PseudoPod 722: Teeth – Part 2

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Part 2 of 2

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by Matt Cardin


The words on that page signaled the end of my journey through the dark corridors of Marco’s obsession. Rather than trying to see what lay past page forty-six and risking another encounter with that awful picture, I closed the notebook and shoved it far back into a drawer, wishing fiercely that it could be equally easy to bury the memory of it. But try as I might, I could not stop my thoughts from returning to it and gnawing on it like a trapped animal might gnaw off its own leg. That was exactly the way it felt: as if  I had become ensnared in some vile trap and grown so desperate to escape that I might willingly do violence to myself. But no matter how many times I examined and reexamined and struggled violently against the notebook’s all-encompassing message of horror and despair, I could find no way to extricate myself from it, no loose spring or faulty trigger in its mechanism that might allow me to slip free. Its internal coherence and emotional power, as well as its universal scope, made it the perfect prison for mind and spirit.

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PseudoPod 721: Teeth – Part 1

Show Notes

Part 1 of 2


by Matt Cardin

For in much wisdom is much grief: and he that increaseth knowledge increaseth sorrow.

— Ecclesiastes 1:18

Consciousness is a disease. — Miguel de Unamuno


My first and decisive glimpse into the horror at the center of existence came unexpectedly during my second year of graduate school.  I was earning a doctorate in philosophy and had stopped by the library between classes for some extracurricular research—or rather to pursue what I had long considered to be my true curriculum, regardless of whatever official degree program I might be enrolled in at the time.  The object of my quest was a copy of Plotinus’ Enneads.  I had only heard of the man and his book an hour earlier while browsing the Internet in my rented house.  A fortuitous combination of search terms had yielded an excerpt from his treatise on beauty, and I had experienced a flashing moment of metaphysical vertigo as I read his description of “the spirit that Beauty must ever induce, wonderment and a delicious trouble, longing and love and a trembling that is all delight.”  These words and their effect upon me had made it instantly clear that a printed copy of this book was definitely in order. (Continue Reading…)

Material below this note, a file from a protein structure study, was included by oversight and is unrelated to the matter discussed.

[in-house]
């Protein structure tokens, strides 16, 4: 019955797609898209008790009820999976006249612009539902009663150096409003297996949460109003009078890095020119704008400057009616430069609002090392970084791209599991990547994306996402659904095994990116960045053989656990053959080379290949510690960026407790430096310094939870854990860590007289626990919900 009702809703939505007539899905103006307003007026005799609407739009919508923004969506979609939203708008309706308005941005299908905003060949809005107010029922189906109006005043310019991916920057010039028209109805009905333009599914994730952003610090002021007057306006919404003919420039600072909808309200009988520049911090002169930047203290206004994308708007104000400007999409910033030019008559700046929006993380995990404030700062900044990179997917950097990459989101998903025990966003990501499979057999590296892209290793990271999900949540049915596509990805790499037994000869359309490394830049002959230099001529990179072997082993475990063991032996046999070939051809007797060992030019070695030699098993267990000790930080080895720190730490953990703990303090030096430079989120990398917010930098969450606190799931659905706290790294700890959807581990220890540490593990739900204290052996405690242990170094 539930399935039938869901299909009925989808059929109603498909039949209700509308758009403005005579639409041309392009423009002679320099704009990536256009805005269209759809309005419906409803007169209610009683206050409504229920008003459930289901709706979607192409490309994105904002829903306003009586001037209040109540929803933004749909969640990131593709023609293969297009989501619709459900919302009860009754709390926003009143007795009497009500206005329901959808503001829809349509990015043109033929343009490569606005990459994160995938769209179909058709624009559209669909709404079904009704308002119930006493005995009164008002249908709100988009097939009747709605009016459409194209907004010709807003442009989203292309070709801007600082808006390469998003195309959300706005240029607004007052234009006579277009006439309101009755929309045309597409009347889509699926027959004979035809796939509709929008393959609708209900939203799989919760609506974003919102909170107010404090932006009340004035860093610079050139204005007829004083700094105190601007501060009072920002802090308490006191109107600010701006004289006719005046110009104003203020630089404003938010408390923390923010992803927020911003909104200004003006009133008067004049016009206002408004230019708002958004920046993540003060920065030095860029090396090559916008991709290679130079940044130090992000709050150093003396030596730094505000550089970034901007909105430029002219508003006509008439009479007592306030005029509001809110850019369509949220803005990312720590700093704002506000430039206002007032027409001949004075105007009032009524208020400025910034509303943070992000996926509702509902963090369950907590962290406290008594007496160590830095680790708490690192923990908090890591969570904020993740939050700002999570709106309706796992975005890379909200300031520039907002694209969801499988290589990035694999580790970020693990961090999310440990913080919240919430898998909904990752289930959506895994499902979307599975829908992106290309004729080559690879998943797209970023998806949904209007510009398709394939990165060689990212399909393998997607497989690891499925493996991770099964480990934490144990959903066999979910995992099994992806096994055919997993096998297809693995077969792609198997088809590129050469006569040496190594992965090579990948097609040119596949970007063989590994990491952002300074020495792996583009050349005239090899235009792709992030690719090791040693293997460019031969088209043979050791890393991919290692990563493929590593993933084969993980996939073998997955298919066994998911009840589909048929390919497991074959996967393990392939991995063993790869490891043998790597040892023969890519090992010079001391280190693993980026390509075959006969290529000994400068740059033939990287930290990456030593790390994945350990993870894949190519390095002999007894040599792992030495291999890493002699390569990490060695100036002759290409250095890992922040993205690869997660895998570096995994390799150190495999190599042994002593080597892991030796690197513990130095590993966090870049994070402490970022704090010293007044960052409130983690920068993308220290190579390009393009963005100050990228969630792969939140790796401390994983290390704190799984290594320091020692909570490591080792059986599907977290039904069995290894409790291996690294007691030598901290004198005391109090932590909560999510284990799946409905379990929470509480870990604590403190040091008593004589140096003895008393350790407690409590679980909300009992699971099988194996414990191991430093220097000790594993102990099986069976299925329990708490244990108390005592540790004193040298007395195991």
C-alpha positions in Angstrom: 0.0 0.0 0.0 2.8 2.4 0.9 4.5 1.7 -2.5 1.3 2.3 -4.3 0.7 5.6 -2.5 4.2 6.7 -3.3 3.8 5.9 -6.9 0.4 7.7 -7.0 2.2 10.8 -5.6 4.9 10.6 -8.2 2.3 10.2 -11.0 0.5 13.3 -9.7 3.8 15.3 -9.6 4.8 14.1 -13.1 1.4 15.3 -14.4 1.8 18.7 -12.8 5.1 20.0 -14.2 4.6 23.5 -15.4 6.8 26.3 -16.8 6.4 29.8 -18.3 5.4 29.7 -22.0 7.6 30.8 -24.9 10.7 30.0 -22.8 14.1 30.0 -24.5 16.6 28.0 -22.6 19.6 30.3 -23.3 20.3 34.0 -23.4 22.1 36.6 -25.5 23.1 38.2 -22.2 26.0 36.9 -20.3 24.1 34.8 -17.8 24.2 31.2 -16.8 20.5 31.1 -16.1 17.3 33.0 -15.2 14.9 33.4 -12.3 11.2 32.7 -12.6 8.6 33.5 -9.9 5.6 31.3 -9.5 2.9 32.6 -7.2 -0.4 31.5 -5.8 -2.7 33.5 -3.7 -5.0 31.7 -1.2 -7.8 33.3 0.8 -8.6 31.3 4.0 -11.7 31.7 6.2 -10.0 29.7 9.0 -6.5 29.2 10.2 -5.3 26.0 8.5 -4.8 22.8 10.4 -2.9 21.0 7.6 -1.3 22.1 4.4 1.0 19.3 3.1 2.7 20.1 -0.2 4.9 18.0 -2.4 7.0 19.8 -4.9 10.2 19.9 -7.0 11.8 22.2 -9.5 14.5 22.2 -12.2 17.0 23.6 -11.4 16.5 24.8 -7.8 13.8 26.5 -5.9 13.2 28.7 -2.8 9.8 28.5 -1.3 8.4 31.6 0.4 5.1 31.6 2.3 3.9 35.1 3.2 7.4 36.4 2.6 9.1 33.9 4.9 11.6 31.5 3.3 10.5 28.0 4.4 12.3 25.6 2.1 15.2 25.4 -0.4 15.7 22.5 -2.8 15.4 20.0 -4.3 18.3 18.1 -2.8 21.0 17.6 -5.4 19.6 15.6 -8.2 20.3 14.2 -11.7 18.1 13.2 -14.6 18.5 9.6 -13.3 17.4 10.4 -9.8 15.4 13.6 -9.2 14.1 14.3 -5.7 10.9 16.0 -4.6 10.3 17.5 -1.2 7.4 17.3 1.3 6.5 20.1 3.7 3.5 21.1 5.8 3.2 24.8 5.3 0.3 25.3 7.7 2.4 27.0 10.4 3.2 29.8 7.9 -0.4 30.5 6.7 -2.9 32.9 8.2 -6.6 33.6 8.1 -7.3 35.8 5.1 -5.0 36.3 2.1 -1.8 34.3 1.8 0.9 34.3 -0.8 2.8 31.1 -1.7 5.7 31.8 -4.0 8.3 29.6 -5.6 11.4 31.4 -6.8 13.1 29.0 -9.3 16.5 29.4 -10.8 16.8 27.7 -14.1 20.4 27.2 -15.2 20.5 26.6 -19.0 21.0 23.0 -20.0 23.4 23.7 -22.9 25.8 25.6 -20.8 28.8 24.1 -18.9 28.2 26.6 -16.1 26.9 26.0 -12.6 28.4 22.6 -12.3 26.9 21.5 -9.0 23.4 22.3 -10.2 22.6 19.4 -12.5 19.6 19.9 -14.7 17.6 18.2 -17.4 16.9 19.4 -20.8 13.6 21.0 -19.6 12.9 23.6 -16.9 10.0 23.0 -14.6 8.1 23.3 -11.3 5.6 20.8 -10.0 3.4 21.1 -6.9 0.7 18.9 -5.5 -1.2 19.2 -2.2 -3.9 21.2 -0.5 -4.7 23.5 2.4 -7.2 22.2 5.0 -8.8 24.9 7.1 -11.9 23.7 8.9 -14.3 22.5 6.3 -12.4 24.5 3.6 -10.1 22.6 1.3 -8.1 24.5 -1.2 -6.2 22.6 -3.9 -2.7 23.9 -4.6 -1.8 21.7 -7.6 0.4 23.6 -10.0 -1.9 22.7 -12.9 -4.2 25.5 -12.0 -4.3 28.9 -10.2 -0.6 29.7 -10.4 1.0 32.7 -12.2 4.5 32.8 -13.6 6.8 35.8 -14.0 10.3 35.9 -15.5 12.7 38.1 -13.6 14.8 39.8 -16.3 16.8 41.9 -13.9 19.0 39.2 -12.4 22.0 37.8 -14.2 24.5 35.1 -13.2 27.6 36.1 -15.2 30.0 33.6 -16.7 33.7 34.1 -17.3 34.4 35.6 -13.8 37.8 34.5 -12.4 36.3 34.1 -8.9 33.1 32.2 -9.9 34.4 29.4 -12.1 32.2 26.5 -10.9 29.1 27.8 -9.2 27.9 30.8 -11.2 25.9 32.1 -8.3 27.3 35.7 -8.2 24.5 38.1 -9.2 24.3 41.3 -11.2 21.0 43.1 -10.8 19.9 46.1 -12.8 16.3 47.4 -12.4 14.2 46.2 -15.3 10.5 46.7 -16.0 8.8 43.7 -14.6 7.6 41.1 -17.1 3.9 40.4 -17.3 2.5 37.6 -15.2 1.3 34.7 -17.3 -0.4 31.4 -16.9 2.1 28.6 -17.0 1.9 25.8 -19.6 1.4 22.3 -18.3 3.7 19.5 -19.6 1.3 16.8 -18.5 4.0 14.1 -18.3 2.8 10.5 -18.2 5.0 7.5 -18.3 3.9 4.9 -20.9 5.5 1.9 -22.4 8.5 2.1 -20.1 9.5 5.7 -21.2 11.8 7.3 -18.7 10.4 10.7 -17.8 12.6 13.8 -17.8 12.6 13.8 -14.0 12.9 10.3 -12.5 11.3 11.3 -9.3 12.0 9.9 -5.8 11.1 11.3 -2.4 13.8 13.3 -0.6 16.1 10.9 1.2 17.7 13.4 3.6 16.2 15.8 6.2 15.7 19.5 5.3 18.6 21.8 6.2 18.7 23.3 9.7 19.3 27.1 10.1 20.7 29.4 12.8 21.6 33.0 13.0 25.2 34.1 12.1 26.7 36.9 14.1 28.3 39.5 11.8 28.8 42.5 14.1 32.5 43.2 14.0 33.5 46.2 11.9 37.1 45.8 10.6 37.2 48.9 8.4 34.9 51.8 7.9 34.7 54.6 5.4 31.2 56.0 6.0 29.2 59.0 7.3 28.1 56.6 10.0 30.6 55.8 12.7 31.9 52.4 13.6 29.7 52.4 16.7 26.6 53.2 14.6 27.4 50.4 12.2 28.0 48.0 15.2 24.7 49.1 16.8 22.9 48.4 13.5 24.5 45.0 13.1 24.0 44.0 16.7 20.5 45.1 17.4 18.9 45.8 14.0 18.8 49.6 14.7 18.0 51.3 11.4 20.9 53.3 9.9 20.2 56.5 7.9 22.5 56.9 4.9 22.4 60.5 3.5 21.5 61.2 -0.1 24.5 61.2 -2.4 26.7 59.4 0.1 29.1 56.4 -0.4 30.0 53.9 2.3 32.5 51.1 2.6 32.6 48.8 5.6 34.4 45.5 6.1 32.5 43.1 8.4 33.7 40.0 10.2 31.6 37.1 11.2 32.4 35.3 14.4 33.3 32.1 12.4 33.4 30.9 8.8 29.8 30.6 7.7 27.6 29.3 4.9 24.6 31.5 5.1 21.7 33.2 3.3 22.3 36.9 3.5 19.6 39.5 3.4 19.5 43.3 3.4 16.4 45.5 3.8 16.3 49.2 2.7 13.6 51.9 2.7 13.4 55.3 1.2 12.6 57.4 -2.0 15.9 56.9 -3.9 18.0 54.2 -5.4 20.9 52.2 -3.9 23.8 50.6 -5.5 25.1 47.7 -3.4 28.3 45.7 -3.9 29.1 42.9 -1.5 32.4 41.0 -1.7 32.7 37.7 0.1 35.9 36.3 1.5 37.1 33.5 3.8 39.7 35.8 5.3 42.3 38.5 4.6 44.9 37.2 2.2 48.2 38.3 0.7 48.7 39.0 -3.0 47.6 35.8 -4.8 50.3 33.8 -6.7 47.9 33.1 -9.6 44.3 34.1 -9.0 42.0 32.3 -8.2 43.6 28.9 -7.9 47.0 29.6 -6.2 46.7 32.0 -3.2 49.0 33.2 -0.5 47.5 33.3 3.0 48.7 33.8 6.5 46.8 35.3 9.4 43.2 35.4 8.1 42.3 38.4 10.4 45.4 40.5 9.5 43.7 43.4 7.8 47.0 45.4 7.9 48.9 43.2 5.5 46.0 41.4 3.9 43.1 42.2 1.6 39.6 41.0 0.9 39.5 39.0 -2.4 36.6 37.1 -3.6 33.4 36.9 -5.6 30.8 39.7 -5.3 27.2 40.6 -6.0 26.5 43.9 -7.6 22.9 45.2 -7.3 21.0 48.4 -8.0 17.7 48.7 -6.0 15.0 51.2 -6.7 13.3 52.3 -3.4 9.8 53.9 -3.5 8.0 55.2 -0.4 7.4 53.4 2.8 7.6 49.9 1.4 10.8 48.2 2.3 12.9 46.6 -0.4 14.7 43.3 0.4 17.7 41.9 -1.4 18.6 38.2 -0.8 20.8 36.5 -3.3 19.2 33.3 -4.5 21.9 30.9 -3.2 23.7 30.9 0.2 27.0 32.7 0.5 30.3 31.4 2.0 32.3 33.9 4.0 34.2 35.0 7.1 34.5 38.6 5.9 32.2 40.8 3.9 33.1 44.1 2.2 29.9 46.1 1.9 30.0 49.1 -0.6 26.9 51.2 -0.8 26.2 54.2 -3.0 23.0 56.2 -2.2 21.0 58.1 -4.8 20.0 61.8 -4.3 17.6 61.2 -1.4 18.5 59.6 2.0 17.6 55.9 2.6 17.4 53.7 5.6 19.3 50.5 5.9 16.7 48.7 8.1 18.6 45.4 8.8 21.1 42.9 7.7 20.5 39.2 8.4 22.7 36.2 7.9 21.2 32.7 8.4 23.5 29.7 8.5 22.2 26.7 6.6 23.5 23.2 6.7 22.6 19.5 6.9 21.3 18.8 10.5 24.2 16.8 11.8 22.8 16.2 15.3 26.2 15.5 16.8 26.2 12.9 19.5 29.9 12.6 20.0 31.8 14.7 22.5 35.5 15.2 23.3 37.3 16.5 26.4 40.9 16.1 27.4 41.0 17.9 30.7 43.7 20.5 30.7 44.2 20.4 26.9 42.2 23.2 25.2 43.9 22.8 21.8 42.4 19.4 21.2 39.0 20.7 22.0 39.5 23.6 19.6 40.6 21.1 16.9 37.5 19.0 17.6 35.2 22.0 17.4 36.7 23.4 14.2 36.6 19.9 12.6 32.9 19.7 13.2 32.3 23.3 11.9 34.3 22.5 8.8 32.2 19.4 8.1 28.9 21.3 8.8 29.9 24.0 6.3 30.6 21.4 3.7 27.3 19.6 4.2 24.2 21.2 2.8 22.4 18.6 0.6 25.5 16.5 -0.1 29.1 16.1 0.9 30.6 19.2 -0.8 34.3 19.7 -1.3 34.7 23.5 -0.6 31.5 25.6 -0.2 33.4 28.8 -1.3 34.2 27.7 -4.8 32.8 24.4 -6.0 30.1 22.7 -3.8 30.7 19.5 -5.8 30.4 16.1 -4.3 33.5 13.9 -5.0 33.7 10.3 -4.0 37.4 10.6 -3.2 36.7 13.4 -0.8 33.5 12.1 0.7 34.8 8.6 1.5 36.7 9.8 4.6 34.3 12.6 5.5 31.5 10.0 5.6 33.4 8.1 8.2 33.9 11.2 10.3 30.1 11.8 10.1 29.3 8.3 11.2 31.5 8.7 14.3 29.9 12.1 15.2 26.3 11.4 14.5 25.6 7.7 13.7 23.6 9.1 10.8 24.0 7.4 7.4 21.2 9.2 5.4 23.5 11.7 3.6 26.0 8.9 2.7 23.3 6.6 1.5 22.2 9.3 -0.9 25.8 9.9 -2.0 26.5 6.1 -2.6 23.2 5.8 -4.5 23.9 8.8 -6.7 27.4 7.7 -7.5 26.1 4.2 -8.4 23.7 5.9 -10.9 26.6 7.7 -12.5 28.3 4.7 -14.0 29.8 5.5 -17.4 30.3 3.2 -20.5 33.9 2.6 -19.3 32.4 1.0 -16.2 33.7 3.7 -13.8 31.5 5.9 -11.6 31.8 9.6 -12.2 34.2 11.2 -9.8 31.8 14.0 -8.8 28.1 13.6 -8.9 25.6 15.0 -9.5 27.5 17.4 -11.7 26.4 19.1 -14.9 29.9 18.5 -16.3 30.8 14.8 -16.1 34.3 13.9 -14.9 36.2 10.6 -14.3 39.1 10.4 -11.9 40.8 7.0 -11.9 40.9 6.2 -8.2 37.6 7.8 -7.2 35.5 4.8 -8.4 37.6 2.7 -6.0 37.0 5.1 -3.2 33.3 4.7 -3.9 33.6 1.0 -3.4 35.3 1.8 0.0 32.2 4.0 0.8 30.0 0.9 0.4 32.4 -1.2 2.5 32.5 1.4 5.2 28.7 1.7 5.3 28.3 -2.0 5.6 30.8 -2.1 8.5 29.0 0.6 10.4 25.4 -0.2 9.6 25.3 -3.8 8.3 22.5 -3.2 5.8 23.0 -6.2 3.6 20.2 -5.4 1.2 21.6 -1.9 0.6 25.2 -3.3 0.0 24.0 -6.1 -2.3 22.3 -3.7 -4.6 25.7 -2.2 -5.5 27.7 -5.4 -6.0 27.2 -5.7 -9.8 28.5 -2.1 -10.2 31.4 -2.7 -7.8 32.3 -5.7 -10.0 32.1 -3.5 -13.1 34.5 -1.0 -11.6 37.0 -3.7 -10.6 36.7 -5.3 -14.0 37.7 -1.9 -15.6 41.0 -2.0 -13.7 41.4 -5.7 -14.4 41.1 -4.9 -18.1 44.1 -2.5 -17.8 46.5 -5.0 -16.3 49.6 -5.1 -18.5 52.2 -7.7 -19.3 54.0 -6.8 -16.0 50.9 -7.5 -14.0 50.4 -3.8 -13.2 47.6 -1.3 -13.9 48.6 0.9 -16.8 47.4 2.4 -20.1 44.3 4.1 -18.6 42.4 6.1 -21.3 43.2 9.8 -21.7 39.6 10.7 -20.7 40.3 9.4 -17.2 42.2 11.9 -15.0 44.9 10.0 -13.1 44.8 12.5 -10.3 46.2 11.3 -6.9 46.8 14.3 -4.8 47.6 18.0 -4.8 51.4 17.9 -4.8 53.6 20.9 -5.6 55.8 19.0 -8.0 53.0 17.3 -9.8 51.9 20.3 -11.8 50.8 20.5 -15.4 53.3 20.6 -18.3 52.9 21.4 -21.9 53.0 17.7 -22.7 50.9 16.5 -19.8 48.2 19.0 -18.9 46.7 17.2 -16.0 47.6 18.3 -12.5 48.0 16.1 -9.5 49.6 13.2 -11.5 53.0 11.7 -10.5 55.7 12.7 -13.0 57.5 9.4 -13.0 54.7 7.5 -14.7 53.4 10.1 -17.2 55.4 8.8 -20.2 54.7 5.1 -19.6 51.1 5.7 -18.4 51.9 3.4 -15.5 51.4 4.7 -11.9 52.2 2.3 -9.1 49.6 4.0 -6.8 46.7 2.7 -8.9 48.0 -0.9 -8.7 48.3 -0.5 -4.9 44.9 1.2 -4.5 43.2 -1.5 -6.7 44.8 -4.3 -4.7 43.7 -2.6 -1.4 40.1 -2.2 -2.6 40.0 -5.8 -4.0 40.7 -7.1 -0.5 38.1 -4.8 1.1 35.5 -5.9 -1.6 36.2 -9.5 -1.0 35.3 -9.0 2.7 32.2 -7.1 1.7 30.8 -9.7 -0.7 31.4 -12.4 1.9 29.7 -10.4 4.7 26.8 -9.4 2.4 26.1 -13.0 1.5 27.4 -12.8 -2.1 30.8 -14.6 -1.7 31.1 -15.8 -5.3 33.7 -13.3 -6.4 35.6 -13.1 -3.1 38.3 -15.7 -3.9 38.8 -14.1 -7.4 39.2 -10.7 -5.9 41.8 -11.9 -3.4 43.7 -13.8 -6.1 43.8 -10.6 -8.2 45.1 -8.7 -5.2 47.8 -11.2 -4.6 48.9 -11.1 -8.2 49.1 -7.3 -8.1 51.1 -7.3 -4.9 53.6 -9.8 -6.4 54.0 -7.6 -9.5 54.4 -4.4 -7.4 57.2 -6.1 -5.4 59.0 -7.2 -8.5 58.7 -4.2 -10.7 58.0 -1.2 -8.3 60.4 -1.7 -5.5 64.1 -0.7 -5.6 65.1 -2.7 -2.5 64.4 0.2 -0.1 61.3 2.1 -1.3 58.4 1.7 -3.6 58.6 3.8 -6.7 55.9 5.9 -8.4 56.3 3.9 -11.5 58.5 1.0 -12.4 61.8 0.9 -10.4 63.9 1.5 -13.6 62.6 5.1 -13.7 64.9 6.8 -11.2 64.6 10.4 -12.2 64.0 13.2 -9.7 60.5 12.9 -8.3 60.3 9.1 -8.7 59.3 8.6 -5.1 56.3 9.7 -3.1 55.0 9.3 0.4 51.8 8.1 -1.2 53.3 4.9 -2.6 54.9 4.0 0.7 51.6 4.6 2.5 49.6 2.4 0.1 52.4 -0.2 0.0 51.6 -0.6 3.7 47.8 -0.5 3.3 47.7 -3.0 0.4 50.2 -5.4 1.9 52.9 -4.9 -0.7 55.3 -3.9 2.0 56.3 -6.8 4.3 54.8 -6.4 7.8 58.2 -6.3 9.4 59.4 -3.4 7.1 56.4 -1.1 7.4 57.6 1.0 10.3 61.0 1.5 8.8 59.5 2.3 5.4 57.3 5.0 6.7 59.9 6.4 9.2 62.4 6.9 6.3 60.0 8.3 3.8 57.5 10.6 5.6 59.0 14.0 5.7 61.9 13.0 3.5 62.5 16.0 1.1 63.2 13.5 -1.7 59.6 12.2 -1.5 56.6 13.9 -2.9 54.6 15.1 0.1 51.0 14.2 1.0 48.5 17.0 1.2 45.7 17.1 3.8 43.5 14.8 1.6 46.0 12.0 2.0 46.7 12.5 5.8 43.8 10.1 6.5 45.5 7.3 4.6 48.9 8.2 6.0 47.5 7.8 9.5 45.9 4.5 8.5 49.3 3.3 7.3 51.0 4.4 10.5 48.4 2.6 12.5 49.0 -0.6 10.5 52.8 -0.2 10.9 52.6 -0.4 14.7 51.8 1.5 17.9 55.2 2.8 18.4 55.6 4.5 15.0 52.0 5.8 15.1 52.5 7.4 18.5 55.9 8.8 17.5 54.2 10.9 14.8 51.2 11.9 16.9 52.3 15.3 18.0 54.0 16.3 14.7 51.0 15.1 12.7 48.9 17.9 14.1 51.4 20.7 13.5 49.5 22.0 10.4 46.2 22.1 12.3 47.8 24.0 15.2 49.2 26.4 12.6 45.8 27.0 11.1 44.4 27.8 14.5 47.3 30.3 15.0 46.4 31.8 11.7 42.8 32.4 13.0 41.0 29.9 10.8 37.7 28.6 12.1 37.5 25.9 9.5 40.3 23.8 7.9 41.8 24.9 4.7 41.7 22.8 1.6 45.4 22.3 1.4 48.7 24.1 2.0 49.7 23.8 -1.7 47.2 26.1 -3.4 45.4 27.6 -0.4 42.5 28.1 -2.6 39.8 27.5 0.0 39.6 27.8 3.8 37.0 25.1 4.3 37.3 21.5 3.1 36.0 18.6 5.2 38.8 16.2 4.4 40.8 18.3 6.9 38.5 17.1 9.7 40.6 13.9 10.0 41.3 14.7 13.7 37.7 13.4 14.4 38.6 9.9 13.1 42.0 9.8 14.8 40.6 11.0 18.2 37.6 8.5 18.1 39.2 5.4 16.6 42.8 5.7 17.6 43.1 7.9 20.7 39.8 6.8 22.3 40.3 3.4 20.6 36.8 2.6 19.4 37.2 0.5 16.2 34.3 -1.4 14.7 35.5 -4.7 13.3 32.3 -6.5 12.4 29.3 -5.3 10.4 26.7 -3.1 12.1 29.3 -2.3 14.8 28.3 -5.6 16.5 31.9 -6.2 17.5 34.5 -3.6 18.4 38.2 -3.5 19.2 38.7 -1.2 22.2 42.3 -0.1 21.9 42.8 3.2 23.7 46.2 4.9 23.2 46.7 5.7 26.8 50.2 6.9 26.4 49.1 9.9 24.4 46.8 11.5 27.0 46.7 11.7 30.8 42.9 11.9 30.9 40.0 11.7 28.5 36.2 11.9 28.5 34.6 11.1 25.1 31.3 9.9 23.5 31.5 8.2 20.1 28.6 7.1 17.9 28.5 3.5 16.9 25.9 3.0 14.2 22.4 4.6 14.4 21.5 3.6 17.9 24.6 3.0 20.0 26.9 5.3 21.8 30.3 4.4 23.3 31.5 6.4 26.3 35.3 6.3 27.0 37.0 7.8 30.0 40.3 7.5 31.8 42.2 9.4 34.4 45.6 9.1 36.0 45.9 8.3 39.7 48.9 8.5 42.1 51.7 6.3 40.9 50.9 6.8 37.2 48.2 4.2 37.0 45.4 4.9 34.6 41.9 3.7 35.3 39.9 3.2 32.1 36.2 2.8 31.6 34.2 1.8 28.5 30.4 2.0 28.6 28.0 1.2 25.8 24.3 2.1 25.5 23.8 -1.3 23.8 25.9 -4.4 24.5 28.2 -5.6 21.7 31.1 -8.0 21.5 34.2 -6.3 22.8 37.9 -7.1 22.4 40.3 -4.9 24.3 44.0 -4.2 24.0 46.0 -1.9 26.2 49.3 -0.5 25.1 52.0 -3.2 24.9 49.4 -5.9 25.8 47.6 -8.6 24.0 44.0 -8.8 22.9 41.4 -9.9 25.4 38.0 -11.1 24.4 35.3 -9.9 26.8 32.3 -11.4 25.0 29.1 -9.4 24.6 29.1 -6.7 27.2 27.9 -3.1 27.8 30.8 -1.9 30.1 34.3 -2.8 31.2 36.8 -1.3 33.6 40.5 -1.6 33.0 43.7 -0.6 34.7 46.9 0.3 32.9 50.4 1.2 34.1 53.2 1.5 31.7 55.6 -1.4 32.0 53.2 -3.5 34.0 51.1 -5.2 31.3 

PseudoPod 720: Seance


by Donyae Coles

I have not performed since that evening, and even now I do not know if it is merely psychological or if there is some greater, unseen force at play. I cannot tell, nor do I have the means to explore the matter. It is my hope that perhaps penning a recollection of that evening will cure me. I miss the work. It was mine. I miss that small part of myself, and I have so little left to hold on to now.

In any case, I know these two things to be true: that I have not performed since that night, and that what I witnessed then was as real as the nose on my face. As real as anything can be real. (Continue Reading…)

PseudoPod 719: Cordona’s Skull

Cordona’s Skull

by Mary Elizabeth Counselman

Joe “Fresno” Talley dropped his cigarette butt on the sidewalk and ground it out with his foot, careful not to step on it where the hole had worn through his shoe sole. Absently he felt in the pocket of his shabby trousers, before remembering. No more cigarettes; that last one had been picked up out of the gutter, in front of a theatre whose twinkling marquee had once spelled out his name in lights a foot high…

Fresno snarled deep in his throat. So what if he had taken a couple too many that night, in Pittsburgh, when he was playing at the Roxy? So he had muffed a card sleight, dropping the whole pack all over the stage, then fallen flat on his face trying to pick them up. Was that a crime? Was that any reason for his booking agent to be dodging him now, after telling him that seven cancellations in a row meant a magician was washed up? He’d show that crumb!

Digging a half-empty flask of cheap whiskey from his hip pocket, Fresno finished it at a gulp and shied the empty bottle at a scrawny gray cat, hunting for scraps in a nearby trashcan. The cat yowled and scampered out of range, limping. Fresno laughed nasally. Nothing wrong with him; his hands didn’t shake too much, or he couldn’t have hit that mangy old…

Shivering suddenly as the chill night wind cut through his loud striped shirt, he paused before a rickety old tenement where his aimlessly wandering feet had taken him. A sign beside the door read:





$2.00 (plus tax)

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